The Cosmic Hobo

Thoughts & reviews about the science fiction series Doctor Who.

Archive for the category “tenth doctor”

Book Review: Revenge of the Judoon by Terrance Dicks

Revenge of the Judoon by Terrance Dicks
Quick Reads #3 – Tenth Doctor
Featuring the Doctor, Martha Jones, and the Judoon

Rating: C

Of the three Quick Reads I have tackled so far, Revenge of the Judoon engaged me the least. I really like the Judoon as an alien species, and I think it is pretty damn cool that Uncle Terry is open to taking on monsters that didn’t exist in the show until decades after he stopped writing for the television side of Who. He seems to know the Judoon well enough, and that’s good.

The plot itself is a bit weak; it is essentially the same as “Smith and Jones,” the episode that showed the Judoon for the first time, but set in 1902 Scotland rather than contemporary London. The Judoon show up looking for somebody, and in the process uproot and steal a castle they believe their target to be residing in. Like I said, same plot.

Luckily, the characterization of the Doctor and Martha is quite good, and Dicks creates a quite likable supporting character in Harry Carruthers. Despite the problems with not having a lot of words to work with, Carruthers is a very well developed and likable character. It is always a positive when a tie-in manages to add new characters that are at least interesting. Sherlock Holmes fans will probably take something from this as well, as Arthur Conan Doyle has a few brief scenes in the story.

As it is, this one just didn’t grab me nearly as much, mostly due to the lack of originality of plot. It was still mildly enjoyable, though, because Dicks is a good writer who always seems to write good characters. Still can’t say I’ve ever really disliked anything he’s written.


Book Review: Made of Steel by Terrance Dicks

Made of Steel by Terrance Dicks
Quick Reads #2 – Tenth Doctor
Featuring the Doctor, Martha Jones, and the Cybermen

Rating: B-

Terrance Dicks is often criticized for the rather pedestrian efforts he made in the dozens and dozens of Target novelizations he did, but he’s still one of the most important writers in the show’s history, having helmed the Third Doctor’s entire era as script editor, and contributed to some classic stories like “The War Games.” Made of Steel is the third original Doctor Who novel I have read of his, and I have enjoyed each of them.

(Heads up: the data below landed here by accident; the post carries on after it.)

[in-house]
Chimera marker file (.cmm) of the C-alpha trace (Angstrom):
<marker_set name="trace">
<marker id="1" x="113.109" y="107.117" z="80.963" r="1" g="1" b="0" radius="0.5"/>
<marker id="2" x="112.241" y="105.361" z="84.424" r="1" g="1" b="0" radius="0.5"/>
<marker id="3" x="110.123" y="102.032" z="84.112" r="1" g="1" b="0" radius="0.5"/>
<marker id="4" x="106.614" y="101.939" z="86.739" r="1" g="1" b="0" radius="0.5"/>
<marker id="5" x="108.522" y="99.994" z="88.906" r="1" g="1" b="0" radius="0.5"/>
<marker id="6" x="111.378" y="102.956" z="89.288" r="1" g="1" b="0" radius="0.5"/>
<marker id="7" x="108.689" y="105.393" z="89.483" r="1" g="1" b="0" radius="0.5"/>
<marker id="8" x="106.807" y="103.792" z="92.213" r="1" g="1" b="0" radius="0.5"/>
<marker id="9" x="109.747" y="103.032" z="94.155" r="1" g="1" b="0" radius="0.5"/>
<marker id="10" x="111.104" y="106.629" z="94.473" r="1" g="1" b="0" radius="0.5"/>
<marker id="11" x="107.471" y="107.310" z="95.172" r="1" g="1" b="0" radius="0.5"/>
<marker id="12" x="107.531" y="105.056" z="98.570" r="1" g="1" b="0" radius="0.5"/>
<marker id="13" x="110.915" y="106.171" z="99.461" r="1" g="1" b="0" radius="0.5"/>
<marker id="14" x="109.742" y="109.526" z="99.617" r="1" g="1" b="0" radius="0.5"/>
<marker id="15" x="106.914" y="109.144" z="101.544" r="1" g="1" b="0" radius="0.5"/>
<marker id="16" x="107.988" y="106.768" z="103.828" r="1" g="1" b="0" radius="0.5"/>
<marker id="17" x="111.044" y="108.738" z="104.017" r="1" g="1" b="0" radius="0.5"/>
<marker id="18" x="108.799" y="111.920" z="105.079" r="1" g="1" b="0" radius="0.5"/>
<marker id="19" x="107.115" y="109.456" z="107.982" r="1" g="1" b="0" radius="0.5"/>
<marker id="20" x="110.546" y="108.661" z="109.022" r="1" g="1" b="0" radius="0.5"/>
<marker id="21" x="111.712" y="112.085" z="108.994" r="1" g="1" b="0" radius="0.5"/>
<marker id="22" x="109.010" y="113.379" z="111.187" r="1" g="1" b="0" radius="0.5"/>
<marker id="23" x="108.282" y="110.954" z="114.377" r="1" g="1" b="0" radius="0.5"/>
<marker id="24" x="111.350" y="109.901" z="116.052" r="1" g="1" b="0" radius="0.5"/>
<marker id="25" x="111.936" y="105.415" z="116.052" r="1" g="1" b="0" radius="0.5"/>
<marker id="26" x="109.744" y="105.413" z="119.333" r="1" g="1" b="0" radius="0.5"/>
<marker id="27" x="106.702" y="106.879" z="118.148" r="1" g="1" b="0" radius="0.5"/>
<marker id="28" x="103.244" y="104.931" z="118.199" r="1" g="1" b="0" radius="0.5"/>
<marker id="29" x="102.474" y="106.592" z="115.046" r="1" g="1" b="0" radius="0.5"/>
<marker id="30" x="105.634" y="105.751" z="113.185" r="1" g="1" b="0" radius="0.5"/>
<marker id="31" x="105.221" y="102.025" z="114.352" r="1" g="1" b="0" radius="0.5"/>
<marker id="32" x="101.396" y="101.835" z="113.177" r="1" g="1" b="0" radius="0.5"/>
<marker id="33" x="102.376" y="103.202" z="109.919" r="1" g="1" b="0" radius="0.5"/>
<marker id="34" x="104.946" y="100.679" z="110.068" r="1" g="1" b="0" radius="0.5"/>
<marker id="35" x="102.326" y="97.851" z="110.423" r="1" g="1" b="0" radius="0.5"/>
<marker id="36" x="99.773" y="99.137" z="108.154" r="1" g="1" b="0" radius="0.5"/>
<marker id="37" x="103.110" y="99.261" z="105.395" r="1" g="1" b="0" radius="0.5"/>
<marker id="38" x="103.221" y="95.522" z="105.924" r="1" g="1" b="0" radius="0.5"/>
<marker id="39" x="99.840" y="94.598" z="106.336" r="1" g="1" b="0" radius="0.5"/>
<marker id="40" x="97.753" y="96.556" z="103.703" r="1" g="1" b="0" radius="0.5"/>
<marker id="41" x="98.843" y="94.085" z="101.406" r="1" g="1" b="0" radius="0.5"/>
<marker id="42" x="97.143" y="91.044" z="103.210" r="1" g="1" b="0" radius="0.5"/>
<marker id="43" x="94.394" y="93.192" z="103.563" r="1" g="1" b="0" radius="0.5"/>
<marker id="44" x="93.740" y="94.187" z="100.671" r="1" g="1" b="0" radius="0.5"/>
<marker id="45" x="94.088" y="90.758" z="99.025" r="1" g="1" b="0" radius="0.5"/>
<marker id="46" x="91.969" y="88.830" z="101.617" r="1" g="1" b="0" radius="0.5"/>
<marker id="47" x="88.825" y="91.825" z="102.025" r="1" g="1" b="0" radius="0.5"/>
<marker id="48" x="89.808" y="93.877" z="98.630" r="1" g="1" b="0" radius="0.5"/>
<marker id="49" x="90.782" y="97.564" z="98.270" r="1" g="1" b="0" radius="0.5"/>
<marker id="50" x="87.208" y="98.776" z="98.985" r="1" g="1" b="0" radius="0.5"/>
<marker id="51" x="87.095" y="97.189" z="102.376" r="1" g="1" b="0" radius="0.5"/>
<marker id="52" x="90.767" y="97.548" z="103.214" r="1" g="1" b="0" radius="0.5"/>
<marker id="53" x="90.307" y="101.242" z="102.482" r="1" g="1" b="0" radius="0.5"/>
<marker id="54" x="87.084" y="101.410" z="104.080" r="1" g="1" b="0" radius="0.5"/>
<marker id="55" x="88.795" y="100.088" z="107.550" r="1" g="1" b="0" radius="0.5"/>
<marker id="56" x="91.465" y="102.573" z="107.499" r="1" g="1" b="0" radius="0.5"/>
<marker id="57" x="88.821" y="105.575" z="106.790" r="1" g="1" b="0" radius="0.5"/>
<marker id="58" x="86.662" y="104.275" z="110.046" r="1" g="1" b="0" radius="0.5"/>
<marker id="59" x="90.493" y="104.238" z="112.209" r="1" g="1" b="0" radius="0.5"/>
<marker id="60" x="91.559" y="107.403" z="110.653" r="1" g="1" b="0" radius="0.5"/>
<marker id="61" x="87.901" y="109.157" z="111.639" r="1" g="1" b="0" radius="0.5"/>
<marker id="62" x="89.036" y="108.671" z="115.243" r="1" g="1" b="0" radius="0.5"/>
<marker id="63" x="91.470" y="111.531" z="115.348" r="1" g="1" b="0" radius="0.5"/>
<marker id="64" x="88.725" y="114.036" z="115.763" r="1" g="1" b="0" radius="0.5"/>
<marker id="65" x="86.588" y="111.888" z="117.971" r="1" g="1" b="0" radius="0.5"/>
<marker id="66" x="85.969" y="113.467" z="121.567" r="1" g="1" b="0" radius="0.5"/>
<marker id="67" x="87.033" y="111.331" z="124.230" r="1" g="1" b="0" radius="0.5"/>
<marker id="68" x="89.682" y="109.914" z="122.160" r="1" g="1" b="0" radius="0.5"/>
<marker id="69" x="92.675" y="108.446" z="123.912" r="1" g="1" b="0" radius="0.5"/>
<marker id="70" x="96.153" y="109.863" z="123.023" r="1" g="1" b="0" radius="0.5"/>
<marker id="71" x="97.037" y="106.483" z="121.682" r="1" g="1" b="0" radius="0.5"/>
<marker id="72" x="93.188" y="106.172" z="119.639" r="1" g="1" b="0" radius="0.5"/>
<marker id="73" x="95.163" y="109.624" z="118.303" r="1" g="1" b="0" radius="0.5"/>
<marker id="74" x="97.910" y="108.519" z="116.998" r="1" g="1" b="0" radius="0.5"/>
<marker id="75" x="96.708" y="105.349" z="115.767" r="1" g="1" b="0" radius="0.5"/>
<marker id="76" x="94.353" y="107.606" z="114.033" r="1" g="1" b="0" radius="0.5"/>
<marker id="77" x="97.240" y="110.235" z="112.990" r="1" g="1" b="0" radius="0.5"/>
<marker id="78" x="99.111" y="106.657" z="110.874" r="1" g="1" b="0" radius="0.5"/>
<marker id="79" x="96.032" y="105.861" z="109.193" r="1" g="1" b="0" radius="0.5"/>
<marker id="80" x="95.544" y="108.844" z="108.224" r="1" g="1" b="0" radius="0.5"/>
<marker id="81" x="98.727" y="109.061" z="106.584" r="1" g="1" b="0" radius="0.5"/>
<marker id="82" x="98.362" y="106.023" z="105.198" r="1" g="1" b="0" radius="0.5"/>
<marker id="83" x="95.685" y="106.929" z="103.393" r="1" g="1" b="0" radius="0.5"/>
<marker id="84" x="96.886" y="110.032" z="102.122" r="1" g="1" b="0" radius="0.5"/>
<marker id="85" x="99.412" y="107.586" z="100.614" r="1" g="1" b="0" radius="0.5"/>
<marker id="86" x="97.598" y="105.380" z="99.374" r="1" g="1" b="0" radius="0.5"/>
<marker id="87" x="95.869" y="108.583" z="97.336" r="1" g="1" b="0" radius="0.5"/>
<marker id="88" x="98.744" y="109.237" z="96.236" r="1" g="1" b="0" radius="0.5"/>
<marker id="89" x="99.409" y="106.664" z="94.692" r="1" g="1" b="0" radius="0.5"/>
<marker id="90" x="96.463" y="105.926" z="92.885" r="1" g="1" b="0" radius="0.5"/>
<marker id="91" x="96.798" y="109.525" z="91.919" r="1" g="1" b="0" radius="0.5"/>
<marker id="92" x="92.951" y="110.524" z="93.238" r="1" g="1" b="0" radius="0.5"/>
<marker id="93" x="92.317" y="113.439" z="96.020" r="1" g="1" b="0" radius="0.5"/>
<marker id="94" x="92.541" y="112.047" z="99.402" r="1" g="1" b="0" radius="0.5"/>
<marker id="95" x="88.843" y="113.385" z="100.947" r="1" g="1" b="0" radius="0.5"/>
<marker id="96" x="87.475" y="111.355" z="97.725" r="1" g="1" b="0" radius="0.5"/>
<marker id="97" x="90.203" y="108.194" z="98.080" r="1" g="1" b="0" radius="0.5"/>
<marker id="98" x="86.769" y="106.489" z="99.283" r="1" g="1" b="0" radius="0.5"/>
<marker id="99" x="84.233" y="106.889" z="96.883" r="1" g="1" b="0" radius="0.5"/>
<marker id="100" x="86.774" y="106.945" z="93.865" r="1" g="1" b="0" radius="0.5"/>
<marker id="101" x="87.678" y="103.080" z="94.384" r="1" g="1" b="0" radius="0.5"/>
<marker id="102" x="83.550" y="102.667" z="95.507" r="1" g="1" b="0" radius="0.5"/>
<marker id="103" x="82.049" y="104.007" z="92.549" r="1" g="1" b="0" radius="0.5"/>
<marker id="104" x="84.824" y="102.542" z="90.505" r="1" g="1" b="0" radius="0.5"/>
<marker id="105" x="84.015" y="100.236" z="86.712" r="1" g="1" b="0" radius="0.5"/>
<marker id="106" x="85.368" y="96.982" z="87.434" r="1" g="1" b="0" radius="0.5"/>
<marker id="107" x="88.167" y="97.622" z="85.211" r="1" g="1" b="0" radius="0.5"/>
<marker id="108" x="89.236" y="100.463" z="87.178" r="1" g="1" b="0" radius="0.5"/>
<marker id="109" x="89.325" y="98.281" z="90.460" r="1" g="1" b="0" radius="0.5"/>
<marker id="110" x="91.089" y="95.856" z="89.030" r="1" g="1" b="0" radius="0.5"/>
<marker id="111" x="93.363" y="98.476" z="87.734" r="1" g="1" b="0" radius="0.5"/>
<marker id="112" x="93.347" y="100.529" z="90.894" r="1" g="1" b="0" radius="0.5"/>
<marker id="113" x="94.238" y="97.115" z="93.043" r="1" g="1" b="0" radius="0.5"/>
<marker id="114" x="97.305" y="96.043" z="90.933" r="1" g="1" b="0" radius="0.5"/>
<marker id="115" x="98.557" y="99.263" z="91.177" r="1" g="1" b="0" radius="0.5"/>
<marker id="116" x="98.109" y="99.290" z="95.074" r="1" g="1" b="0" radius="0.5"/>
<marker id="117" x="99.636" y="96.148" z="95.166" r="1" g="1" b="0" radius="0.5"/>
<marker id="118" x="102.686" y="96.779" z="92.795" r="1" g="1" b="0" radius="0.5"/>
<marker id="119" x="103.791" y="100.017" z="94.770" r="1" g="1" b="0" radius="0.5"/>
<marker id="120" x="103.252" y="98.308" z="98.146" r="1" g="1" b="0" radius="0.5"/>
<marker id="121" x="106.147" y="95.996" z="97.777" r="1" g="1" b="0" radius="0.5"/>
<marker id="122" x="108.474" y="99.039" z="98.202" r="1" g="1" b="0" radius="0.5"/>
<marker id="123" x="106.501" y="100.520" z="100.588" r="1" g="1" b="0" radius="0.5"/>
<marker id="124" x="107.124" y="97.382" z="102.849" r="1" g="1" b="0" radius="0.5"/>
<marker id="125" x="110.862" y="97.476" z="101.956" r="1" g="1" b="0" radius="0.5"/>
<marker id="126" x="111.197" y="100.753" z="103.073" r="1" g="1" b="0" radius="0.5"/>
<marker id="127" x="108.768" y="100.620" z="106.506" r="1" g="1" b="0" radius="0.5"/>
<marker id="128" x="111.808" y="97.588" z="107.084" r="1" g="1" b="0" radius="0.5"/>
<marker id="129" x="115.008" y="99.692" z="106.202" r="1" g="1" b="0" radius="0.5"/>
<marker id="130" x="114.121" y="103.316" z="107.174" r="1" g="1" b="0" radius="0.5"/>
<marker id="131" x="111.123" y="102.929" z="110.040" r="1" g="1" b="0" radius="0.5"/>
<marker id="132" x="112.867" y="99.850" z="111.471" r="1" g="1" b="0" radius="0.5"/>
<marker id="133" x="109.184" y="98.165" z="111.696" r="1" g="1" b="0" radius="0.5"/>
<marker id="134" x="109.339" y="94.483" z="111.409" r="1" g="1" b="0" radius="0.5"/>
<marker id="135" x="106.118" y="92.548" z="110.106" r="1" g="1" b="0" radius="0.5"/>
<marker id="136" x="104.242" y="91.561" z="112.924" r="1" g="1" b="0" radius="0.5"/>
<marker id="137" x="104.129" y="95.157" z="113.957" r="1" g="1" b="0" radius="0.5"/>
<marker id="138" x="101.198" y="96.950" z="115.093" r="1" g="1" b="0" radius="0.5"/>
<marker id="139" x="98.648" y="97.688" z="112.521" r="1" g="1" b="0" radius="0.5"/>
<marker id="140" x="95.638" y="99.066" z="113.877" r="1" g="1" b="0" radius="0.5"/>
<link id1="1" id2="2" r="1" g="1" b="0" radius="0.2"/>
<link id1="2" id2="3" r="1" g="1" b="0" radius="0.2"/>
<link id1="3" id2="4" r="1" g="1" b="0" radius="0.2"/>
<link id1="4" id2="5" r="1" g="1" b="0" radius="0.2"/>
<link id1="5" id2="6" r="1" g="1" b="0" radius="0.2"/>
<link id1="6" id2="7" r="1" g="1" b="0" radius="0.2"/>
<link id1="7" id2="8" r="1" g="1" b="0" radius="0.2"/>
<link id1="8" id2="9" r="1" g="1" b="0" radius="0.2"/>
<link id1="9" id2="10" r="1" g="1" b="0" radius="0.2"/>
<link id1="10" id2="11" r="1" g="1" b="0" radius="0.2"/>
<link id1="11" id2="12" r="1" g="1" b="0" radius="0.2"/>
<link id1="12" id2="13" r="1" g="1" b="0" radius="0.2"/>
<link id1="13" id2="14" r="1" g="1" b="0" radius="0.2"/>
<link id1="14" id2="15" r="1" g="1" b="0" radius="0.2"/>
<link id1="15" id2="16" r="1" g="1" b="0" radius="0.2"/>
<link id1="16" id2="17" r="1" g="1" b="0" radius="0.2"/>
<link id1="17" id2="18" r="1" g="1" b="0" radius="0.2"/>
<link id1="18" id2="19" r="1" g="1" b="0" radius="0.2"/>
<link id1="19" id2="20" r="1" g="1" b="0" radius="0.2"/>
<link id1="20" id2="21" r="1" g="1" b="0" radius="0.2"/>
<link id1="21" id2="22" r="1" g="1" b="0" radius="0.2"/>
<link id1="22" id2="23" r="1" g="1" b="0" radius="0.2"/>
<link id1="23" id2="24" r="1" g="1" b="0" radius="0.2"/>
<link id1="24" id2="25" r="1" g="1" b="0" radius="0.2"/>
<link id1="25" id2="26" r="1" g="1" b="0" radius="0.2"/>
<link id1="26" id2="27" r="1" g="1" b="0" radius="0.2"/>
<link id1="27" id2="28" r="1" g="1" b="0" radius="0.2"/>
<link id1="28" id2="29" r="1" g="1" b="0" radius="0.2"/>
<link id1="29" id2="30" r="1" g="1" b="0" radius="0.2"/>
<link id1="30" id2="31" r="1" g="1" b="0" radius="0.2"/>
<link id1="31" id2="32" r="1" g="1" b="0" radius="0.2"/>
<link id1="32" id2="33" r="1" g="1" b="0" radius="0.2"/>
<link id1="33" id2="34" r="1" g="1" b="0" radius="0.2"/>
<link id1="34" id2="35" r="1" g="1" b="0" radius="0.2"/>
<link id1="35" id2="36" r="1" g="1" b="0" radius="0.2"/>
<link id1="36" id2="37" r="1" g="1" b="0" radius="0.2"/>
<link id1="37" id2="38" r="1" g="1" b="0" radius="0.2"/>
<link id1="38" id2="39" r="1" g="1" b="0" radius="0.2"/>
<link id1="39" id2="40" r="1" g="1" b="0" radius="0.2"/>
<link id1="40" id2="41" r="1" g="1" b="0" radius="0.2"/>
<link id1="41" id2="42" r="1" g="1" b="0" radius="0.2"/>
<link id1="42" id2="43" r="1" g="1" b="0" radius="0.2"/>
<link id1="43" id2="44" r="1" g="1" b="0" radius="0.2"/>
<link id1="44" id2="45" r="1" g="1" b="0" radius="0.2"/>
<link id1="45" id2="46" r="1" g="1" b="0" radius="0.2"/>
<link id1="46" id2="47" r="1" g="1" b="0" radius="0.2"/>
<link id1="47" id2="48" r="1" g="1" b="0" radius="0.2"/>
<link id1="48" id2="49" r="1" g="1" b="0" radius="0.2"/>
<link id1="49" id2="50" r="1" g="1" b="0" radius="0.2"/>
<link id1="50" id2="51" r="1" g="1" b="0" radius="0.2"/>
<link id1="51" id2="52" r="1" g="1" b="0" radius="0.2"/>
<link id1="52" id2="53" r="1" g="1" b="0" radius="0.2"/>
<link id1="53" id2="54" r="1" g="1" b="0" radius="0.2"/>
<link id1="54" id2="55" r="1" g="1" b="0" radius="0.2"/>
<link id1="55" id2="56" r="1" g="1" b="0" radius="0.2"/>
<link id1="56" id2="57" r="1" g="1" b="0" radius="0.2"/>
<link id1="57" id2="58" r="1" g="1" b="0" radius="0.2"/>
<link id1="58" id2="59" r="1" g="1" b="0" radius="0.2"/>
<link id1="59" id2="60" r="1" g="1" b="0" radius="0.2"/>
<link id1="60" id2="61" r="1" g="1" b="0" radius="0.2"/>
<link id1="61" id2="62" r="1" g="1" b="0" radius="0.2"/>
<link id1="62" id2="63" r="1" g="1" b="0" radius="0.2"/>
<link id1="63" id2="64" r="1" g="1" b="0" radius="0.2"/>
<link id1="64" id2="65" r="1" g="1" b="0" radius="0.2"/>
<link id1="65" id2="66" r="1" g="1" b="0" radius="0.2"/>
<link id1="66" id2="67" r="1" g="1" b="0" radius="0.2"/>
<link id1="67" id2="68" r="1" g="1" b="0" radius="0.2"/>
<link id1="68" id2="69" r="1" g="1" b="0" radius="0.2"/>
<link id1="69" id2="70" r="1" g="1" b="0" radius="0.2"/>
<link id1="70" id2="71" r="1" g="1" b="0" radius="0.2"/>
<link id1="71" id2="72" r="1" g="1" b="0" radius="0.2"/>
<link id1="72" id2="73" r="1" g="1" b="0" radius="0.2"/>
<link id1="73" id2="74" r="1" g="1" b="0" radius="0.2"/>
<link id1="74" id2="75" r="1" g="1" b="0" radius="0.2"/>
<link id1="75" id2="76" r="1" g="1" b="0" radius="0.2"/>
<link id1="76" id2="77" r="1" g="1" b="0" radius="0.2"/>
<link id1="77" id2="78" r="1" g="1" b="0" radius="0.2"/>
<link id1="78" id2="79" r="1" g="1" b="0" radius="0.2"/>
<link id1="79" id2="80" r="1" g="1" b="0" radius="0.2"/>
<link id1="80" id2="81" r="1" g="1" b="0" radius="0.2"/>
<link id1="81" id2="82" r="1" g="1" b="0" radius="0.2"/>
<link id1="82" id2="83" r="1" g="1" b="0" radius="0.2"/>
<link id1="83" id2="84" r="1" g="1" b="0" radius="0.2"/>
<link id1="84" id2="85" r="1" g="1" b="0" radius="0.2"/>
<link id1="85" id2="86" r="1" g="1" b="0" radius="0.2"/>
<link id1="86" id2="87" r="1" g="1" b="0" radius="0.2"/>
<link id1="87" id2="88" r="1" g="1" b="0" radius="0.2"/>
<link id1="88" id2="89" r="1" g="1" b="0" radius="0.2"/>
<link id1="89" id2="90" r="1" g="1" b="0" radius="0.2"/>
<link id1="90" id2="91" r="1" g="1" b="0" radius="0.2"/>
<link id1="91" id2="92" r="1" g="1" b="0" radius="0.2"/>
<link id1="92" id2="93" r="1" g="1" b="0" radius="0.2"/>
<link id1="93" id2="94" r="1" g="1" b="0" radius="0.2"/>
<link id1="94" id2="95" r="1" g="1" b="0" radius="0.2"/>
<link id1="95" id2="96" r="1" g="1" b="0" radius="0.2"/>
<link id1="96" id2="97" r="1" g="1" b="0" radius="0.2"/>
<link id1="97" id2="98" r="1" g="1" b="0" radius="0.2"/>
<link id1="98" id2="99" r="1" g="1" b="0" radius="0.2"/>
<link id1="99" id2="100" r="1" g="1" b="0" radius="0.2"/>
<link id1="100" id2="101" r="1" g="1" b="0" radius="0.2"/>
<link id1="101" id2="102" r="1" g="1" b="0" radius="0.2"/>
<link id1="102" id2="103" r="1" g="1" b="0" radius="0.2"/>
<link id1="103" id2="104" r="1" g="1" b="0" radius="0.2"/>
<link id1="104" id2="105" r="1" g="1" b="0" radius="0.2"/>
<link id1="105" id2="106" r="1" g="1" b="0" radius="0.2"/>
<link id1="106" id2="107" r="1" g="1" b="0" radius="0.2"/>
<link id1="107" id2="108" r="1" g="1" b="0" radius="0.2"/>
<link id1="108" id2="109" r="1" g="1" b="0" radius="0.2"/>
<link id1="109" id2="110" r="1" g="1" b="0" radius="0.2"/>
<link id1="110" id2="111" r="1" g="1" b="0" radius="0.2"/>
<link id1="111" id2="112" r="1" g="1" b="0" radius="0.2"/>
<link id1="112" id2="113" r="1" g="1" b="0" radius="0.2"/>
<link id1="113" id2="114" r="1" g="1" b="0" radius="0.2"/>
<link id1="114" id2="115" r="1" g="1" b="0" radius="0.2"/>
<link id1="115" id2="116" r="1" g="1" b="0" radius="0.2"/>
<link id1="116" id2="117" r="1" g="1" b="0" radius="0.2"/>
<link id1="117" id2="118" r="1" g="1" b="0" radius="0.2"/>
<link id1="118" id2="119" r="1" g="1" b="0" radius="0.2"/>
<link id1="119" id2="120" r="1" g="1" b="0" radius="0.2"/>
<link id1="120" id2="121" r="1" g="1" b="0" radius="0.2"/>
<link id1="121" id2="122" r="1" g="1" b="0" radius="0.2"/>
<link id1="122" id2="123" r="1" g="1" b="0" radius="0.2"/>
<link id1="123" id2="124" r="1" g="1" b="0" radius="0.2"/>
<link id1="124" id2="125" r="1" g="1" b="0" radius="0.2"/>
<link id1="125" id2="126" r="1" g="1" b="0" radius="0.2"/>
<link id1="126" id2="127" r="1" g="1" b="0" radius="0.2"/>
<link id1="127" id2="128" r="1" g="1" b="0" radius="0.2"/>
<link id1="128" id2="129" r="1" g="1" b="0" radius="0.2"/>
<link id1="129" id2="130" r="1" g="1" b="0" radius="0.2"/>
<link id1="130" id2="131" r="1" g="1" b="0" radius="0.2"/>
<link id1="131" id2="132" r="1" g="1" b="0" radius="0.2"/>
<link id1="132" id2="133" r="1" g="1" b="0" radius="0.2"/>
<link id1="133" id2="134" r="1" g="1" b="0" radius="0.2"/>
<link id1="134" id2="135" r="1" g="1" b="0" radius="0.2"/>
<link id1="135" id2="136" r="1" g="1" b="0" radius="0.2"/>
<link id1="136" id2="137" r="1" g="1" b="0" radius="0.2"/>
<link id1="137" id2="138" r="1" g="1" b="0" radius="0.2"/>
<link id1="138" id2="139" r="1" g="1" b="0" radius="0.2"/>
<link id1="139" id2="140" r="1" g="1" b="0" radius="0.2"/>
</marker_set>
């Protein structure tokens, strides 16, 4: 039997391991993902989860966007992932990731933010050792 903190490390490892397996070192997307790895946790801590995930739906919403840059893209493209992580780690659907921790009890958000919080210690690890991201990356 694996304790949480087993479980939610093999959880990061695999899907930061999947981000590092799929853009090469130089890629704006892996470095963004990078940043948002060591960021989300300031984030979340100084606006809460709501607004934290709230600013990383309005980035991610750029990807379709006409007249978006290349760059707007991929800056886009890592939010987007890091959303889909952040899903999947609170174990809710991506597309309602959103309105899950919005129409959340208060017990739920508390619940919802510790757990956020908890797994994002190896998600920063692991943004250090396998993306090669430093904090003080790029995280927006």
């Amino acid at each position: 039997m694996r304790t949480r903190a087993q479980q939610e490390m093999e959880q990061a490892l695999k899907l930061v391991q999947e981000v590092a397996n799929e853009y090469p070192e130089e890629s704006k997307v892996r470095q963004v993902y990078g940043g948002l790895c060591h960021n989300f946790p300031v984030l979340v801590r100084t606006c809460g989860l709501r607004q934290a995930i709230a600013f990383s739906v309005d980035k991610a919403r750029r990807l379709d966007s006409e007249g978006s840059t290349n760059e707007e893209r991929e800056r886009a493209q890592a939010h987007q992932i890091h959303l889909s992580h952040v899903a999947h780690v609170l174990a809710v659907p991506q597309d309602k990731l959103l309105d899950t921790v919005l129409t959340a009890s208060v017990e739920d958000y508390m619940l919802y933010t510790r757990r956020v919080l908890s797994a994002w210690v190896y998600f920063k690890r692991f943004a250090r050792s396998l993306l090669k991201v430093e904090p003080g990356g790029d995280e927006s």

Made of Steel is essentially a sequel to the Series Two finale, with a handful of Cybermen being left behind on our Earth due to the fact that they were created after entering this dimension, and thus were not sucked back through the Void when it closed. Pretty clever premise. Unfortunately, due to the required brevity of the quick read series, Dicks didn’t have a lot of time to work out an epic story, but this still ended up being an enjoyable romp.

Dicks has a remarkably strong grasp of the Tenth Doctor. He has to be one of the few people to write for every Doctor from Second on to Tenth (except the Ninth) and has done a good job of writing the Doctor in all of these incarnations. I think overall Made of Steel is a better written story than The Sontaran Games, the other Quick Read I’ve reviewed, and the character building is more substantial, despite the story’s length. The Sontaran Games was more generally engaging and intense, but Made of Steel was equally enjoyable, despite being a bit lighter.

It’s hardly an awe-inspiring book. That being said, it is really cool to see Uncle Terry still contributing to the Doctor Who canon (Yes, canon until proven otherwise) after all these years. I’d love to see the BBC Wales series bring him back to write a new television episode, but being that this is unlikely, I’m glad he’s still doing it in written form.

Book Review: The Sontaran Games by Jacqueline Rayner

The Sontaran Games by Jacqueline Rayner
Quick Reads #4 – Tenth Doctor
Featuring the Doctor and Sontarans

Rating: B-

I didn’t really know what to expect going into these Quick Reads aside from the obvious brevity that is required for it to actually be a quick read. On that front, this novel(la) really delivers: it comes in at about 100 pages and I read it in about an hour and a half, and that’s with being distracted by the television at the same time.

Set in the companion-free period after the end of Series Four, the Doctor stumbles upon an Earth athletic training facility only to find that a string of mysterious deaths are giving the athletes-in-training a bit of trouble. The Sontarans have made an appearance, and decide that it would be great fun to enslave all of the athletes and force them to compete to the death as a means of seeing what the best of humanity are capable of when it comes to sprints, long jumps, and other sports of track and field.

The nicest thing about a book in the Quick Read series is that there isn’t any worry that it will take fifty pages for the Doctor to finally show up; he’s right there on the first page, swinging the doors of the TARDIS open and getting right into the nitty-gritty. The prose is okay but hardly awe-inspiring, and the dialogue occasionally leaves something to be desired despite Rayner clearly having a pretty good grasp on the Tenth Doctor as a character.

Plot wise, I was pleasantly surprised by The Sontaran Games. The murder mystery aspect coupled with an absolute blood bath of a book (about one death per dozen pages or so), its a lot of fun while also putting the deliciously sadistic Sontarans to very good use. There’s a bit of a twist at the end that I might have seen coming if I was really paying serious attention but as it was I was surprised and liked it. I can certainly see the appeal in these quick reads, especially if the plots are always this solid.

Post Navigation